The reduced manual gating strategy was subsequently evaluated on all the data samples from a single CFSE standardization test panel performed by all three laboratories. The data samples were drawn from multiple patients treated under three different stimulation conditions (unstimulated, CMV pp65 and anti-CD3/CD28 mAbs). For all the quantities of interest (counts of CD4 and CD8 proliferating and nonproliferating populations), the evaluated cell subset frequencies agreed with the original expert manual analysis performed at the NIML (Fig. 8). Although the results suggest that consistent analysis can be achieved using different gating strategies, the gating strategy suggested by DIME analysis is the simplest, and hence, a good candidate for multi-institution standardization studies when using this specific panel.

Figure 8.

Comparison of simplified gating strategy (red symbols) with the original nine-generation gating strategy (blue symbols) on all the CFSE data sets used in a single experiment across three different labs (BD = square, Duke = triangle, NIML = circle) under three different treatment conditions (unstimulated, CMVpp65 peptide mix (15mers overlapping by 11 aa) and anti-CD3/CD28 mAbs). The percentages of dividing and nondividing CD4+ and CD8+ T lymphocyte subsets found were similar even though the gating strategies were markedly different. Samples labeled “Unstim” are prepared in the same way as the other samples but without CMVpp65 or anti-CD3/CD28 beads.


We have described a novel and effective statistical method for evaluation of the usefulness of any given parameter or group of parameters for discriminating a target cell subset; the method uses a discriminative measure calculated from the density of a fitted mixture model. To the best of our knowledge, this is the first description of an automated, quantitative approach to evaluate how useful any given parameter in a flow cytometric panel is for identifying cell subsets of interest. We also demonstrated using a CFSE proliferation assay as an example that such a measure is potentially useful for both panel optimization and gating strategy, especially in the context of assay standardization.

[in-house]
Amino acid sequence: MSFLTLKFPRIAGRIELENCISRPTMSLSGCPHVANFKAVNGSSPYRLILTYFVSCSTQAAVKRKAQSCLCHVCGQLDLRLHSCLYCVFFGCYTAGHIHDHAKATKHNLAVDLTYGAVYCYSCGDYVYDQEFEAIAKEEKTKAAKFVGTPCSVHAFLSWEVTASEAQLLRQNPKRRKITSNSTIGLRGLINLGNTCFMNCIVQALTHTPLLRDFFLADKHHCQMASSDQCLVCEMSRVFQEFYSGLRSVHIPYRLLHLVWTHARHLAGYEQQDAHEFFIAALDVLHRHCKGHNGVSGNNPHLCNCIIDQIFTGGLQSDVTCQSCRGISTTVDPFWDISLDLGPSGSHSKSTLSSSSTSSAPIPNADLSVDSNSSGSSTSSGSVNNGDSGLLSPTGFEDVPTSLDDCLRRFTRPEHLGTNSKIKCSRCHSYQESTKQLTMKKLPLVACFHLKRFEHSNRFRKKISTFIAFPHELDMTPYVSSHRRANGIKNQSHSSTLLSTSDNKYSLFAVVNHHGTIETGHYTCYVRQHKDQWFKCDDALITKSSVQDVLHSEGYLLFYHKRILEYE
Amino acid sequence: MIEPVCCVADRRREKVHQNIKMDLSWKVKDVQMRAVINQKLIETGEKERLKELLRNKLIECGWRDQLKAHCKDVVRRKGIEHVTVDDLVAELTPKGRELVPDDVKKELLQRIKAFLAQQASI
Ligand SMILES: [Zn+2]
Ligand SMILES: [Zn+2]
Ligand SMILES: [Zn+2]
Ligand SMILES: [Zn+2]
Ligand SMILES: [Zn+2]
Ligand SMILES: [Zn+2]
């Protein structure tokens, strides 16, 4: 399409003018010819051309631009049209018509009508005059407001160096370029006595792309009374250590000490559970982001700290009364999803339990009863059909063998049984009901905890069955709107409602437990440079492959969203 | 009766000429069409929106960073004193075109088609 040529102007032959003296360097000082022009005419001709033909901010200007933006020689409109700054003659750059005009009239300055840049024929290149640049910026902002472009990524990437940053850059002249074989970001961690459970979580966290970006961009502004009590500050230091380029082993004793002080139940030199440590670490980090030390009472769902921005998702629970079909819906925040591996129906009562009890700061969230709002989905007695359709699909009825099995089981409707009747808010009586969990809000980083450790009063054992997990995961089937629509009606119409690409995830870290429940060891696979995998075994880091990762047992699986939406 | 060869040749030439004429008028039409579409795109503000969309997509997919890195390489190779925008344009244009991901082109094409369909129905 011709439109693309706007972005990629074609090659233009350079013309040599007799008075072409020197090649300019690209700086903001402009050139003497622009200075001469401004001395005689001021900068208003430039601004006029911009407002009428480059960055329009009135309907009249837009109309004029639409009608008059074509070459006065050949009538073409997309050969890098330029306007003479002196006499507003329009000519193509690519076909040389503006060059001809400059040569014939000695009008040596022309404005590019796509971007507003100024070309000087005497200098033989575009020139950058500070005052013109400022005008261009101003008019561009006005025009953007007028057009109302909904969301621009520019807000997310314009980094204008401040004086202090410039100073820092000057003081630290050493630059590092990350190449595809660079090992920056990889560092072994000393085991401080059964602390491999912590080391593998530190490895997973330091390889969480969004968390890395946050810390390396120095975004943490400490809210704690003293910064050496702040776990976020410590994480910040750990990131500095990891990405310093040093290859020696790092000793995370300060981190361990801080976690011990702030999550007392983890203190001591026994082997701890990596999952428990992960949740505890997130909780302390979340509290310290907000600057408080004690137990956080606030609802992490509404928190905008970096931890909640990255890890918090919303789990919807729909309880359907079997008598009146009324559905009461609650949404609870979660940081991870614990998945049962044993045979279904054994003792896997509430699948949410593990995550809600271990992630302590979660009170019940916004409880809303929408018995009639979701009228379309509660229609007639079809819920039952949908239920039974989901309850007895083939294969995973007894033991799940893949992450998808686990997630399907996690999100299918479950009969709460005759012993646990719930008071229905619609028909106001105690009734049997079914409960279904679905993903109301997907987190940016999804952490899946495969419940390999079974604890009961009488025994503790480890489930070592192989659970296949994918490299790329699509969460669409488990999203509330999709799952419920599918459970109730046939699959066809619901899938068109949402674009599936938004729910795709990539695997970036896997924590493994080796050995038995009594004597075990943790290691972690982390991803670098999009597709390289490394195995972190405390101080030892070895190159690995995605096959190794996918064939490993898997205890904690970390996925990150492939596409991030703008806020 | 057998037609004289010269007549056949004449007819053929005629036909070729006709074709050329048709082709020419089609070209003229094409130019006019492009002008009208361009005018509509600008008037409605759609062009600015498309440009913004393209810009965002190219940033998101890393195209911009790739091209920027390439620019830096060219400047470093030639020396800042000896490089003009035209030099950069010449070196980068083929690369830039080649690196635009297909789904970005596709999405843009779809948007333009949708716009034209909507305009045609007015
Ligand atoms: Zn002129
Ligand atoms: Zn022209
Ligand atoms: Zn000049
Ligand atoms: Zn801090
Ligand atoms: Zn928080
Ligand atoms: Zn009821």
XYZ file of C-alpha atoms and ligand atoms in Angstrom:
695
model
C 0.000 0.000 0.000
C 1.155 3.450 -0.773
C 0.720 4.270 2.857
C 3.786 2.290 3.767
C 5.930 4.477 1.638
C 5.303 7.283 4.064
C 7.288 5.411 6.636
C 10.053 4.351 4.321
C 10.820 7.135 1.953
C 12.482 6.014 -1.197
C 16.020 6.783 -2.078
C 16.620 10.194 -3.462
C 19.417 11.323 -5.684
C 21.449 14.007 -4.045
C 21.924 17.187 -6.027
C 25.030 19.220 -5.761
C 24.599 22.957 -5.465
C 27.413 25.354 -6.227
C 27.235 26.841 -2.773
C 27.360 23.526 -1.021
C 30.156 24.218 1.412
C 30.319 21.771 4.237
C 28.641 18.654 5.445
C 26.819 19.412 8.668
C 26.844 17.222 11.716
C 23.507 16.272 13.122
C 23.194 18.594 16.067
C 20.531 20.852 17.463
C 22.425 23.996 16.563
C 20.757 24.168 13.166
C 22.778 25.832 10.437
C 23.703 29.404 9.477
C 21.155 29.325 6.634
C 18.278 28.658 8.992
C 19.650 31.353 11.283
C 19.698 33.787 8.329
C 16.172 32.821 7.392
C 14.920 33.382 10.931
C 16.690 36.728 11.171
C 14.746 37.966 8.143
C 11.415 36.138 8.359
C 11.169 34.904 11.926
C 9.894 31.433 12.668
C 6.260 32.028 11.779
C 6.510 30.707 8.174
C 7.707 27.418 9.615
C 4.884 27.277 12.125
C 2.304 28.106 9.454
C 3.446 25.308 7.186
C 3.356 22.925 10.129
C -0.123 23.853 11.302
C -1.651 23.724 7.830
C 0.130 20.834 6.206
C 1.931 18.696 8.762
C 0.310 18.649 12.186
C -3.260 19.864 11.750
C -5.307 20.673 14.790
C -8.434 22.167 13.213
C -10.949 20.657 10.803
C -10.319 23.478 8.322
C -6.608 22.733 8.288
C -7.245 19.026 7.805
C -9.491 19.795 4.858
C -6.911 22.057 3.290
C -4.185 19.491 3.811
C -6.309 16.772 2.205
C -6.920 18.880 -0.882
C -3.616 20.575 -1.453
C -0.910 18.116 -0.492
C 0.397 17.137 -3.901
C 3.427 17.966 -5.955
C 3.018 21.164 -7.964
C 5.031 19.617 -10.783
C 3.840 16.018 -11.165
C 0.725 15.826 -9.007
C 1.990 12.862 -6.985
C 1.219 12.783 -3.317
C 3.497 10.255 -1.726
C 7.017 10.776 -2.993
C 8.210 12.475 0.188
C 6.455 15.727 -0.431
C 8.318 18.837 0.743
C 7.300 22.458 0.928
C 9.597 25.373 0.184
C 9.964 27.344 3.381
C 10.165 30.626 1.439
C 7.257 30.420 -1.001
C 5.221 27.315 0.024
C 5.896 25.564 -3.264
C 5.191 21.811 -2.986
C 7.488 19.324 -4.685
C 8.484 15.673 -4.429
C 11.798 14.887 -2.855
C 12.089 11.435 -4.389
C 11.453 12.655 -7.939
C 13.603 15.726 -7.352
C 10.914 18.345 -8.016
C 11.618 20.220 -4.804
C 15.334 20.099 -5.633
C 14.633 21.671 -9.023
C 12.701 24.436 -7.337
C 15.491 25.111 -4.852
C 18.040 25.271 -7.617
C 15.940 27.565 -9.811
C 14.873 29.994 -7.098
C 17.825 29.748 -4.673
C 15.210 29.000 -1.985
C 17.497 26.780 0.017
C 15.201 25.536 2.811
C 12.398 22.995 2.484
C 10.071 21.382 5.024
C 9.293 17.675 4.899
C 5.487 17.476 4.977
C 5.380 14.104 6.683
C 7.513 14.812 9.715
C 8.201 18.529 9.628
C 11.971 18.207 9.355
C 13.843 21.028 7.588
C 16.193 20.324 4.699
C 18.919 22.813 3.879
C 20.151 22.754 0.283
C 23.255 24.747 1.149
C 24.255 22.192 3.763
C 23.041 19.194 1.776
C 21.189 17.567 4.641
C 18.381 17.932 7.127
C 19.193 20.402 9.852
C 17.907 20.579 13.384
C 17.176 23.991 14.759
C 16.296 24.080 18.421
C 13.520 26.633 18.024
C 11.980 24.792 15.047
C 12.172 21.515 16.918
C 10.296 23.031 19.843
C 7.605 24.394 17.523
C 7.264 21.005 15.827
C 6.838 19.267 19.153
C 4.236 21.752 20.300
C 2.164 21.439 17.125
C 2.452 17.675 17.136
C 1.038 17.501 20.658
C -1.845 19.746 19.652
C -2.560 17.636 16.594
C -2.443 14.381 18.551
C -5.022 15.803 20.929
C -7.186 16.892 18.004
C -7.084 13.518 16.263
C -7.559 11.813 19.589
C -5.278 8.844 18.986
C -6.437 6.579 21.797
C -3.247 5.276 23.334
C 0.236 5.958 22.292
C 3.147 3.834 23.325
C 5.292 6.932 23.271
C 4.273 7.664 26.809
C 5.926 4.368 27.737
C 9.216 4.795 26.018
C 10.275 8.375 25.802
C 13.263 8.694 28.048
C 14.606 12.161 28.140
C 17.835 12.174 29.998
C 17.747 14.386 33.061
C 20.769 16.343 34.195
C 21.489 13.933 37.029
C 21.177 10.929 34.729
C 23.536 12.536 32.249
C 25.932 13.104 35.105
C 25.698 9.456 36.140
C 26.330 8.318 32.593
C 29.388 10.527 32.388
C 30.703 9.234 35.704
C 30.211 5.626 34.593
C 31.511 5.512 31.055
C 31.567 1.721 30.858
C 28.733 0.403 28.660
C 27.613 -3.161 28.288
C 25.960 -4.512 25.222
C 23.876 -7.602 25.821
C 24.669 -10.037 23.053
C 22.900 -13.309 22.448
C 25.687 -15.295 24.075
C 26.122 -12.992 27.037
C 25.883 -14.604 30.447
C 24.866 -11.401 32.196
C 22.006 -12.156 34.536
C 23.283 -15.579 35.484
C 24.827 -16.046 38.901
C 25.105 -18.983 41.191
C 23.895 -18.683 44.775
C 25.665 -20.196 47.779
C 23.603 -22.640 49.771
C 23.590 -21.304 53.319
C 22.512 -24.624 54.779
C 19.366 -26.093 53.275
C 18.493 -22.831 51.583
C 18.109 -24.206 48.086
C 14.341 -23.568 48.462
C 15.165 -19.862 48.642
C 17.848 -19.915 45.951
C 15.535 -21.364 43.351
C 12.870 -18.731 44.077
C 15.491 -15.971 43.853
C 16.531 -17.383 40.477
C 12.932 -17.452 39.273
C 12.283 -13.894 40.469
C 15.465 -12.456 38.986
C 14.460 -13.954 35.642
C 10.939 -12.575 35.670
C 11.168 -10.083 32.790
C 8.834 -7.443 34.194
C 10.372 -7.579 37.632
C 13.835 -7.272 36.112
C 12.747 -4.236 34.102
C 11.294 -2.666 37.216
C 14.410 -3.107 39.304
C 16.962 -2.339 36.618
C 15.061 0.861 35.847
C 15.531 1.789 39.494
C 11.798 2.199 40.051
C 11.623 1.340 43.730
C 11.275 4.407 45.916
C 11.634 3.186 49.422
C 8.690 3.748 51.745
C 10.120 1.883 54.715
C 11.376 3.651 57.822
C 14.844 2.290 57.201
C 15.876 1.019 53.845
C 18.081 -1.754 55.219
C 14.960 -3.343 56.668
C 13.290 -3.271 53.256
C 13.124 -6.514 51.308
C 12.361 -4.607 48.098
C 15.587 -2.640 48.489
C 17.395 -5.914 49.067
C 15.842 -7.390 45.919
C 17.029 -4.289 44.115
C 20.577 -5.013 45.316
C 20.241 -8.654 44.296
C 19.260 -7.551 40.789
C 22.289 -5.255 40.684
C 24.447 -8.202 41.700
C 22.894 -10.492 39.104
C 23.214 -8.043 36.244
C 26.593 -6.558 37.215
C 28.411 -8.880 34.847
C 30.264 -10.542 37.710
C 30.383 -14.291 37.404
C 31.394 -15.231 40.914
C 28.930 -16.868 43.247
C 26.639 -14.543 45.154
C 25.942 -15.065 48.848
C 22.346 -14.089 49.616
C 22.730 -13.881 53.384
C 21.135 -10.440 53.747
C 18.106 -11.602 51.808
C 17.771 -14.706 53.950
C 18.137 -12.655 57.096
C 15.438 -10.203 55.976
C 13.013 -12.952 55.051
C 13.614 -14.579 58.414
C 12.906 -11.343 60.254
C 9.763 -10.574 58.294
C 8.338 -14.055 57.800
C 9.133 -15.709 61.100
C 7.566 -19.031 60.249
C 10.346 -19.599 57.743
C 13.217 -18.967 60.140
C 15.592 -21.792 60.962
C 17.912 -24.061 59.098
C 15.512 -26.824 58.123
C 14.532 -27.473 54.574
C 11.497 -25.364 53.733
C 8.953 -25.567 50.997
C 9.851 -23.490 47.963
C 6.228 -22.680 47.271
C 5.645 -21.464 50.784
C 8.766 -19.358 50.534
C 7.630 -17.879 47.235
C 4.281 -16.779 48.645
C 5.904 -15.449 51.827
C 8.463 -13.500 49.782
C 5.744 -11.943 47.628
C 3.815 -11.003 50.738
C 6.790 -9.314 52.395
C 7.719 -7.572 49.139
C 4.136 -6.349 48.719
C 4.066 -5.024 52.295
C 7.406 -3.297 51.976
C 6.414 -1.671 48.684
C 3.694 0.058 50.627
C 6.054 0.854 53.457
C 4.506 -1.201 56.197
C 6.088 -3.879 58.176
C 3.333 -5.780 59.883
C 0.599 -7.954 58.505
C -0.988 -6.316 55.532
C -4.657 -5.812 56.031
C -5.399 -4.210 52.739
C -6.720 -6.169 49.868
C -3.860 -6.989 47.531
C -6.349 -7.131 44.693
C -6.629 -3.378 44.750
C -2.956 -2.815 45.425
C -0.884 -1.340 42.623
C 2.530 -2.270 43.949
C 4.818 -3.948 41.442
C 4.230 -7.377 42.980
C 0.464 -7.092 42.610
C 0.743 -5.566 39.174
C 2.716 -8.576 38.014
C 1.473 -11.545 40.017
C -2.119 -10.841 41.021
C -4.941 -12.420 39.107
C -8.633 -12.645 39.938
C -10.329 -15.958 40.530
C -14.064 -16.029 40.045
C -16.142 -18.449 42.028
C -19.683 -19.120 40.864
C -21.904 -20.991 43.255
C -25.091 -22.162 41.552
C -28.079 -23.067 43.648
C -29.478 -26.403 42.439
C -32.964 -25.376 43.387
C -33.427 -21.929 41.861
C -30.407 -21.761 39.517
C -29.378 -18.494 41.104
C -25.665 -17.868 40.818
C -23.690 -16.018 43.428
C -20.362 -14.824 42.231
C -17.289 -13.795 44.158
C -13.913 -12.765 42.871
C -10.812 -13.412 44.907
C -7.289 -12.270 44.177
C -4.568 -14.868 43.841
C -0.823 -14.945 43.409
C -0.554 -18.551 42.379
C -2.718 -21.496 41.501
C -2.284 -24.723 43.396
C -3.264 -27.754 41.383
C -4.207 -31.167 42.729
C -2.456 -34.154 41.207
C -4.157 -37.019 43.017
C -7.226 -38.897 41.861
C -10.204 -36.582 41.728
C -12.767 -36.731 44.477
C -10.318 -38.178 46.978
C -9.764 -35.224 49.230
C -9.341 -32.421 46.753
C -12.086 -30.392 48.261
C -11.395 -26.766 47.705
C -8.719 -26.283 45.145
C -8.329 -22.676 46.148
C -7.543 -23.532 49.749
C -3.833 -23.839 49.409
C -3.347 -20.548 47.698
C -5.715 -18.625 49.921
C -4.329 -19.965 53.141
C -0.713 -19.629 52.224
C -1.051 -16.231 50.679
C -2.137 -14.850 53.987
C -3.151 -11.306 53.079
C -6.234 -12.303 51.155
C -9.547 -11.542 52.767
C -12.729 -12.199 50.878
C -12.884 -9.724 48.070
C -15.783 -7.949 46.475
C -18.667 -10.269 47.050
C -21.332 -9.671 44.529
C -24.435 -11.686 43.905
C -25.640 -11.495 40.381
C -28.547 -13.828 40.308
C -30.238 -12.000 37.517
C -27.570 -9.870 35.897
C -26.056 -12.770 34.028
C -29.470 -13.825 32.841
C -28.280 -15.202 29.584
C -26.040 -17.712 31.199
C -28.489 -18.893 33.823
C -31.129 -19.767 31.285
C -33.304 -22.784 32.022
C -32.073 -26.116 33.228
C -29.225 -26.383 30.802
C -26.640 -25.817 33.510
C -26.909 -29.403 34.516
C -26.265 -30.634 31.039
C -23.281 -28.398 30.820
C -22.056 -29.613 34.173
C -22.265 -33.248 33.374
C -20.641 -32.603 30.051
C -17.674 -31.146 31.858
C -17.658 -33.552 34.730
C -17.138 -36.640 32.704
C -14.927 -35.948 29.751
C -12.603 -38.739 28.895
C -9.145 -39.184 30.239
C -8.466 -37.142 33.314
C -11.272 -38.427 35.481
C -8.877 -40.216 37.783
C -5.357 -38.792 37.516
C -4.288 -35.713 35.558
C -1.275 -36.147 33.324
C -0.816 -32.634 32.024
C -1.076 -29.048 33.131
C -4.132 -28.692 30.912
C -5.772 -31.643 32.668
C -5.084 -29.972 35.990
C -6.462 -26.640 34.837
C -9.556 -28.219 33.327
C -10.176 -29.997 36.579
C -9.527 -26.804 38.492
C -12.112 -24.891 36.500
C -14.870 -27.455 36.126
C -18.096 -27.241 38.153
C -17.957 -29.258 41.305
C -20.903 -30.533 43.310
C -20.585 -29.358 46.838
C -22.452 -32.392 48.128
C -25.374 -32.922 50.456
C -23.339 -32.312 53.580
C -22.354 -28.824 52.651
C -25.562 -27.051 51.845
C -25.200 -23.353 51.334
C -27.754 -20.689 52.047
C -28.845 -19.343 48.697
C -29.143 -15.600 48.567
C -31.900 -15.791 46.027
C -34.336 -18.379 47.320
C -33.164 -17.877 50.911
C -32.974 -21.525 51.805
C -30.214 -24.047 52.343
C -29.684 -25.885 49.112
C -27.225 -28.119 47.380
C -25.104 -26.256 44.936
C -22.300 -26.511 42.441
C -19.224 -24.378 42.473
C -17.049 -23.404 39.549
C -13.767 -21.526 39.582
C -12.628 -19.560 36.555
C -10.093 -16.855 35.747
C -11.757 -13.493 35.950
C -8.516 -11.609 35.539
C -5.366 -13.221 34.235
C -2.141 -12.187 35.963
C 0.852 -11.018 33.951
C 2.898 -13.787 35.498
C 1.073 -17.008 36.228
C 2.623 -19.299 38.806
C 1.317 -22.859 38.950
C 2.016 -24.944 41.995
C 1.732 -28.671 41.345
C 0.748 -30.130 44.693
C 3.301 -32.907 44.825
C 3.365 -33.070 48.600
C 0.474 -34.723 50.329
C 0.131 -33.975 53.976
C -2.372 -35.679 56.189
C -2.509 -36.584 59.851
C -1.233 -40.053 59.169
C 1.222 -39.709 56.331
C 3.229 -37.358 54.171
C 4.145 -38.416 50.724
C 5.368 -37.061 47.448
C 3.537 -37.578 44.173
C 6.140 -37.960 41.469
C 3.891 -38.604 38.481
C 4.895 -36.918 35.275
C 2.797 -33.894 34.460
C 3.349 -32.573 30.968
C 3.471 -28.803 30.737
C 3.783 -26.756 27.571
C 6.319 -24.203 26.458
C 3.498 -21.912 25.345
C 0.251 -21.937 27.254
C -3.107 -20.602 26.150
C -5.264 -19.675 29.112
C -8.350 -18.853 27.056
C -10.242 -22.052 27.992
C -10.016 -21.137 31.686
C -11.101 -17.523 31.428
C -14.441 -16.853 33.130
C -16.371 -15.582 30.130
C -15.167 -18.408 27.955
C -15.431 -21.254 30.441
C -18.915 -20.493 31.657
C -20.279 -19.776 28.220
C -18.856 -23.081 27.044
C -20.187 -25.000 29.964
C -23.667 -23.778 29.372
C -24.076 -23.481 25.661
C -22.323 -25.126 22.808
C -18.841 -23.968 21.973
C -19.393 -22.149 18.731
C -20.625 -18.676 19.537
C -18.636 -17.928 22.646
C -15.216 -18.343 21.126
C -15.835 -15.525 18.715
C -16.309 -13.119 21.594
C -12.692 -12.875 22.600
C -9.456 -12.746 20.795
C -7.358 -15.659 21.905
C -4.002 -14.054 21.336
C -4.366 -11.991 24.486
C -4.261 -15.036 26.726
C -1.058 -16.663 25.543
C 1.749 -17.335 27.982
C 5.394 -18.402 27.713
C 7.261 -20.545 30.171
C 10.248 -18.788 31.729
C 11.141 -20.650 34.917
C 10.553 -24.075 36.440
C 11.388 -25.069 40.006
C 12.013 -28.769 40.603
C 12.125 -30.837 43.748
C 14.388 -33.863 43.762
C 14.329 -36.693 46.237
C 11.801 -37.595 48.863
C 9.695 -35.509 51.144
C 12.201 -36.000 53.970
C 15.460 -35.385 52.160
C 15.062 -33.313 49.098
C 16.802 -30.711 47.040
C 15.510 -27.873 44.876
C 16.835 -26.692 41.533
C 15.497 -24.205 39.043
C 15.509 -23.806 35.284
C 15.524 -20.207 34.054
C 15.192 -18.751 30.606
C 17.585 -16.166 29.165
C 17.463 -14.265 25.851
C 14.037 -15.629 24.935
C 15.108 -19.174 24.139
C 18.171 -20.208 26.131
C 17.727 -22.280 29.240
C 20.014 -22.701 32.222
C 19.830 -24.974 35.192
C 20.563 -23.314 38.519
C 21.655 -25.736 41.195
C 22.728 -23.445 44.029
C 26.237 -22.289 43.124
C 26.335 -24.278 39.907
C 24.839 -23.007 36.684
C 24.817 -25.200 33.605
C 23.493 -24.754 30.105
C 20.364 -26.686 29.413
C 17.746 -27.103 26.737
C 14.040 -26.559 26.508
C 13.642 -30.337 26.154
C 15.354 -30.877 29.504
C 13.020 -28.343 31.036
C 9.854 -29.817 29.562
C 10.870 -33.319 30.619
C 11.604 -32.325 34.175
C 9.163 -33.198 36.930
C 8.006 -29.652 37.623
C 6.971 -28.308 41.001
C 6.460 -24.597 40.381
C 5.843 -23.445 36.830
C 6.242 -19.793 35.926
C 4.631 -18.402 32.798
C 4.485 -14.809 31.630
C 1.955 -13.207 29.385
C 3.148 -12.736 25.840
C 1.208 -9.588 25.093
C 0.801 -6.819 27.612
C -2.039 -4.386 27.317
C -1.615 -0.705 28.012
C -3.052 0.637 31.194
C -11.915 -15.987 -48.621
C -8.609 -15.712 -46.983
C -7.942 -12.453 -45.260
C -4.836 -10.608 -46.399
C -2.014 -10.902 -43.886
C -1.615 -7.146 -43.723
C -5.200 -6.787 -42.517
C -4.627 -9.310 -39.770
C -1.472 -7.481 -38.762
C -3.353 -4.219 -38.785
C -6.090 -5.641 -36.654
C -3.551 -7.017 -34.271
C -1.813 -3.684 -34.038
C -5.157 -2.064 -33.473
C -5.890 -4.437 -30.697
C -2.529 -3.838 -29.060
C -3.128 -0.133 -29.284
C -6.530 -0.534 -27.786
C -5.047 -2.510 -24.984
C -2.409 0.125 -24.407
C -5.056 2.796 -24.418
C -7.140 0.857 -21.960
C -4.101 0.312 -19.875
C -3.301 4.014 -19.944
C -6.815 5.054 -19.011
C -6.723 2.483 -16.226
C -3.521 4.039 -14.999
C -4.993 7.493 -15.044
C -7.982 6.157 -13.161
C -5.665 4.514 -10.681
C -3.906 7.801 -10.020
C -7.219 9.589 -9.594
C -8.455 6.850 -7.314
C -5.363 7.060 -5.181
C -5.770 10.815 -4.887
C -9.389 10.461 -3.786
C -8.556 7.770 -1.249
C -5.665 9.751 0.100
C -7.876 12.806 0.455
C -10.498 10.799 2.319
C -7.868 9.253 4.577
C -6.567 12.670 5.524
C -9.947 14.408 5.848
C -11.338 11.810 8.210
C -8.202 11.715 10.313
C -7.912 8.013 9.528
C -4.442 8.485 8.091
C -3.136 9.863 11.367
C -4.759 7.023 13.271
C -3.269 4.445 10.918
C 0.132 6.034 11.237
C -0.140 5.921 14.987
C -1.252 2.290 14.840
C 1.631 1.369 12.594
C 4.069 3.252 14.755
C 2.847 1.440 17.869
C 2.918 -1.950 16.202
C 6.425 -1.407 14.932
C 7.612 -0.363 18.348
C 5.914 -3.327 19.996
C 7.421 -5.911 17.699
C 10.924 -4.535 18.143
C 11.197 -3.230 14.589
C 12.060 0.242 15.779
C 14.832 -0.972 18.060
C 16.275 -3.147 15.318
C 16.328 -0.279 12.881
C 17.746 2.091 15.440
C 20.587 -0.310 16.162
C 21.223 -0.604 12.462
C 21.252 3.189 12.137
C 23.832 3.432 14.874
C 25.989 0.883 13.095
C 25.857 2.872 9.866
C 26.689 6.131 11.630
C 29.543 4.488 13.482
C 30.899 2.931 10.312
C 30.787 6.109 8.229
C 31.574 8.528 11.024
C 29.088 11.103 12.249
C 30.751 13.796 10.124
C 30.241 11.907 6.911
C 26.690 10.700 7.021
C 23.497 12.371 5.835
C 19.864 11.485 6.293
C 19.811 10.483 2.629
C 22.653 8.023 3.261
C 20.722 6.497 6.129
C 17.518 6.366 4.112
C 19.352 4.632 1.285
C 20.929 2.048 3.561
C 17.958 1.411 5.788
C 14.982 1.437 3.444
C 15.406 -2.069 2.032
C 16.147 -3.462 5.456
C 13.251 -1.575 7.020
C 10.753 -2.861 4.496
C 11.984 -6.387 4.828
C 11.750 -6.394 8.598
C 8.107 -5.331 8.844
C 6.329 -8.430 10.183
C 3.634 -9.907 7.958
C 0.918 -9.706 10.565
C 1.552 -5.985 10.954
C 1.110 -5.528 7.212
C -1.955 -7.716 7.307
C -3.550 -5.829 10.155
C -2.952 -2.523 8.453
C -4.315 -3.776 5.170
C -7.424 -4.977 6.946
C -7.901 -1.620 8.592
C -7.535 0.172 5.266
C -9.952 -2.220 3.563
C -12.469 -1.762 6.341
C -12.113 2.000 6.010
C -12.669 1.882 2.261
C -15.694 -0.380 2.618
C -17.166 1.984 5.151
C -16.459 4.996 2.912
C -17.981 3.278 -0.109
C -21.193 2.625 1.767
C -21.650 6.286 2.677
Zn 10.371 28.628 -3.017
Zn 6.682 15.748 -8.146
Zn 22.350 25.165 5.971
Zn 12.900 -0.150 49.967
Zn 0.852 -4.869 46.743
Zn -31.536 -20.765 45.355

In the chosen example, as expected, CFSE, CD4, and CD8 were the most informative parameters. That scatter and aAmine parameters were among the least informative is also reasonable because these parameters are used primarily to reduce interference and background by negatively selecting dead/dying cells and cellular debris and are not part of positive selection for the target CD4 or CD8 proliferating cell populations. However, a surprising and very interesting result of our analysis was that in the presence of CD4 and CD8, CD3 did not contribute materially to the discrimination of proliferating and nonproliferating lymphocytes in a CFSE assay. From a technical perspective, the samples used in the CFSE assays were PBMCs that would have included general populations of lymphocytes and monocytes. In this experiment, PBMC samples were analyzed after a 6-day stimulation with antigen-specific peptide or anti-CD3/anti-CD28 mAbs. Potentially contaminating monocytes, NK, and B cells would be either strongly adherent or dead by the time of sample staining and acquisition. In hindsight, therefore, it is biologically reasonable that CD3 was not necessary to discriminate CD4+ and CD8+ lymphocytes in our CFSE experiments as it is likely that only CD4+ and CD8+ T cells remained after the 6 day stimulation. However, we strongly caution that the lack of information provided by CD3 in this experimental example should not be generalized outside of this highly standardized CFSE assay. A great amount of effort to optimize and standardize each aspect of the assay used in our analysis yields highly reproducible results that were not previously possible (27) and applying the same parameter usefulness analysis to an identical data set that has been acquired in a less standardized setting may not yield similar results. Rather, the point of this example is that commonly used parameters may not add value to the panel and the potential usefulness of each parameter used in a given panel is best determined with an objective measure like DIME.